How are the international trade and traffic of electronic waste organized?The interactive cartograms below are a partial answer to that question. They depict the organization of trade and traffic in 1996 and 2012, the earliest and latest dates for currently available data. These visualizations are an interactive version of work published as part of the Reassembling Rubbish project in peer-reviewed academic journals. A brief introduction to the findings of this work is available here.
For readers who may be interested, the full articles are available free without subscription at the following links:
Lepawsky, Josh. 2014. “The Changing Geography of Global Trade in Electronic Discards: Time to Rethink the E-Waste Problem.” The Geographical Journal, April, n/a–n/a. doi:10.1111/geoj.12077. Click here for paper.
Lepawsky, Josh, and Chris McNabb. 2010. “Mapping International Flows of Electronic Waste.” The Canadian Geographer 54 (2): 177–95. Click here for paper.
What do the cartograms show?
The cartograms depict data available from the United Nations Statistics Division's "COMTRADE" database. The data are organized into territories and the flows of e-waste that connect them. Territories are colour coded to reflect their status under Annex VII of the Basel Convention (blue for Annex VII territories and yellow for non-Annex VII territories). The larger the circle representing a given territory (e.g., Canada) the more other territories report receiving e-waste shipments from it. Readers not already familiar with the significance of the division between Annex VII and non-Annex VII territories are invited to download the publications above, both of which provide discussion about this issue.
The flow lines depict the volume and direction of e-waste flows between territories. To understand flow direction, follow flow lines in a clockwise direction from one node to another. The thicker the flow lines, the larger the volume of the flow. Currently the software used to create the cartograms (discussed below) does not easily allow labeling of the flows (i.e., displaying the actual number representing the weight of the flow volume).
The data come with some extremely important caveats and limits. These are discussed fully in the Methods section of Lepawsky (2014, free access). In summary, the caveats and limits of the data include:
- The data show information only for "waste batteries and scrap of primary batteries and electrical accumulators" (technically referred to as Harmonised System 2002 code 854810).
- The data are import transactions reported by a given territory. In other words, these are data showing what Territory "A" says it receives as an import from another territory or territories in a given year (e.g., from Territories "B", "C", and "D").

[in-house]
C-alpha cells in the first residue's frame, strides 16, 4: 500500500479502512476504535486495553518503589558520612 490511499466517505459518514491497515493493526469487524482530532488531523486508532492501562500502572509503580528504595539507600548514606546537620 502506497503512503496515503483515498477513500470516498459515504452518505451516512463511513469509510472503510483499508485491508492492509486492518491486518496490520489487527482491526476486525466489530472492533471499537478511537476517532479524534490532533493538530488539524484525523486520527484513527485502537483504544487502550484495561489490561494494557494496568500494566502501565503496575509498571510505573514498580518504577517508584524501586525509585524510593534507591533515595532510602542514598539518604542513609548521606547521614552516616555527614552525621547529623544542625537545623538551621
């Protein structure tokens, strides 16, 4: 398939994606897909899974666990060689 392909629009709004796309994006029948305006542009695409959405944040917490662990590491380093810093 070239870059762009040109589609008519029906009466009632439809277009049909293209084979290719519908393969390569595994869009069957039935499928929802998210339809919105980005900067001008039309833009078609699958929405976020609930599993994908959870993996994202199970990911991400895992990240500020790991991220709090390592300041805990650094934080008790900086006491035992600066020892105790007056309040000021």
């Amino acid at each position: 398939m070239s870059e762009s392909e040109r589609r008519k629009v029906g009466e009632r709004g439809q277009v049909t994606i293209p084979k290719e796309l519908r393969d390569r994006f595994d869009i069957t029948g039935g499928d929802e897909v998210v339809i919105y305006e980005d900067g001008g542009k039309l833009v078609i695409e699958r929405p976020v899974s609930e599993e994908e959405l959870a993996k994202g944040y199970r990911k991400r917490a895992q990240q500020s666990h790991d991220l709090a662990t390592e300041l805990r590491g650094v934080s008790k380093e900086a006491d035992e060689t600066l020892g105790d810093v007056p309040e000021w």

- The data miss unreported trade (whether licit or illicit).
- The data visualized here are best understood as proxy measurements of overall transboundary shipments of electronic discards.
Cartograms for 1996 and 2012
How do I use the cartograms?
To view the cartograms, move your mouse over one of the cartograms and click the "Source" button when it appears beneath it. This will open the cartogram in a full sized window (they do not have full functionality on mobile platforms). Also:
- Ensure that you have the latest version of java and an up to date browser running.
- Hover the mouse over a cartogram. When you see the option for "Source" appear beneath the cartogram, click on it. This will launch the cartogram in a full browser window.
- In the full cartogram you can click a given territory (e.g., Canada) and its trade network will be highlighted and a side-bar with additional information will pop-up.
- Read flow lines in a clockwise direction from a given territory to the territory(ies) that report receiving shipments of e-waste from it.
- The years 1996 and 2012 are used to show changes in the organization of transboundary shipments of e-waste over time. A brief overview of those changes is available here. Detailed interpretations of these changes are available in Lepawsky (2014, free access).
How were the cartograms produced?
A full discussion of the methods used to build these visualizations is available in Lepawsky (2014, free access). To summarize the process:
- Data were downloaded from COMTRADE and organized in a spreadsheet.
- The organized data were imported into Gephi, a free open-source network analysis software.
- The networks created in Gephi were exported using Sigmajs Exporter, a Gephi plugin produced by the Oxford Internet Institute.
The Gephi networks exported using Sigmajs Exporter currently have some limitations that control the 'look' of the cartograms. These are largely aesthetic, but do have some implications for interpreting the cartograms. For example, it is not currently possible with Sigmajs Exporter to display the value of trade flows (e.g., with a data value adjacent to a given flow line). Thus interpretation of trade volumes is currently limited to visual comparisons of flow line thickness (thicker lines equal greater volumes of flow and vice versa). Also, some flow line colours render inconsistently. This is an artefact of the Sigmajs Exporter plugin and amounts to an aesthetic issue and should not be interpreted as having anything to do with the underlying data.